Importantly, anytime you take a copy of the value of o1, you duplicate the instructions on how to find the object (you don’t duplicate the data).

For the sake of a colorful analogy, imagine the object is buried treasure. If a pirate has a treasure map (a reference), he can find the treasure and use it if he wants to. Further, if another pirate makes a copy of that treasure map, either pirate can find the treasure.

Now, if the first pirate’s map sinks with his ship, the second pirate can still find the treasure and use it. But if the second pirate’s ship sinks as well, and there are no further copies of the map, nobody can ever find the treasure. (The assumptions are that the pirates aren’t rescued and they don’t remember the map details in their heads.) This is equivalent to the situation in which an object becomes eligible for garbage collection.

Back to real life: The line right before line n2—m.put("o1", o1)—puts a copy of the reference to the object into a Map (the data structure Map, not the pirate map, although the analogy holds there, too). This means that the Map structure can be used to reach the object.

Next, line n2 overwrites the pointer value in o1 with the value of o2. This action, in effect, turns the pirate map for finding the object into a pirate map for finding a different object. But the original object can still be reached by using the variable m. The variable m lets you find the Map data structure, and the Map data structure still lets you find the original object. So, at this point, the original object is still not lost and is not eligible for collection. That means option A is incorrect.

At line n3, the value of the o1 reference variable is changed again, but because it no longer refers to the original object, that doesn’t change the picture. You still can reach the object, so option B is also incorrect.

The next line (between lines n3 and n4) makes a copy of the reference value currently in variable m. The copy is placed in the List referred to by the static variable l. That means that you could follow the reference in l to find the Map (which at this point is still also referred to by the variable m), and from the Map you can find the object. Thus, you now have another route for finding that object.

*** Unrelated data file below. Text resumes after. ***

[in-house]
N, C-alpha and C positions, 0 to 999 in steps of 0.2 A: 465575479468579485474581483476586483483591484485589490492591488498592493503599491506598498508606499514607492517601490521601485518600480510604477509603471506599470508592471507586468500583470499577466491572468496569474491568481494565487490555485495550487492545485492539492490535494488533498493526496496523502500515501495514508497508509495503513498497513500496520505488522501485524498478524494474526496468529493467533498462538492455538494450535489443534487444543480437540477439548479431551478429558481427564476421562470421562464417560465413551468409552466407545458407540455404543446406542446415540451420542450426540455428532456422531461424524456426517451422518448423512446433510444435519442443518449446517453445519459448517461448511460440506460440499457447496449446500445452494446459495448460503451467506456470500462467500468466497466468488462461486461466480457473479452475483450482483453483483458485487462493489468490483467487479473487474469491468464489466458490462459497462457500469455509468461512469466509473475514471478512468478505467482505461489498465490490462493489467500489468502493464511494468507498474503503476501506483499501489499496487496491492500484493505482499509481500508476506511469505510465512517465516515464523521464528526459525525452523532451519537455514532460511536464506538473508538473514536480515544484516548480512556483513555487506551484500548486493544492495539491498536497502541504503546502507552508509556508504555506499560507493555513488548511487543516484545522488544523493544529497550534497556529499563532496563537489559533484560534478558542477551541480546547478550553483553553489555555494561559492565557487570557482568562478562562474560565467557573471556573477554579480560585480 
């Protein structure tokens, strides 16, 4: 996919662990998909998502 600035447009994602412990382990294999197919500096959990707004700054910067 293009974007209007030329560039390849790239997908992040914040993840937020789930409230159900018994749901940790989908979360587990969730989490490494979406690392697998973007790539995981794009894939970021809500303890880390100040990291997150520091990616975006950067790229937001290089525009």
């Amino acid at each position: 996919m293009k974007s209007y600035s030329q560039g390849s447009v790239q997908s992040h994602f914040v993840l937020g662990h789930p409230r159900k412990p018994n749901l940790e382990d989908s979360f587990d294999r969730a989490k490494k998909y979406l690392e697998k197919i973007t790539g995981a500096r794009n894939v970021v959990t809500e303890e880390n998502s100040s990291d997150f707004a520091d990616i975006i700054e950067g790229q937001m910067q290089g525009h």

Importantly, the variable l is static, so unlike method local variables m, o1, and o2, which cease to exist when the method doIt returns to its caller, the variable l (that is, the reference variable l, which is distinct from the List to which it refers) will not disappear unless the class GCDemo is unloaded (or the JVM shuts down).

Next, line n4 nulls out the direct reference to the Map (that’s the variable m). However, it is still possible to find the Map because you have the reference to it stored in the List from the previous line. By following the chain from that List to the Map, and then from the Map to the object, you can still reach the object. So, even now, the object is still reachable and thus still not eligible for garbage collection. Therefore, option C is incorrect.

At line n5, the code invokes the System.gc() method, which encourages the garbage collector to invest some time cleaning up. This method has been the subject of much commentary regarding why it might be best avoided, but that isn’t relevant here.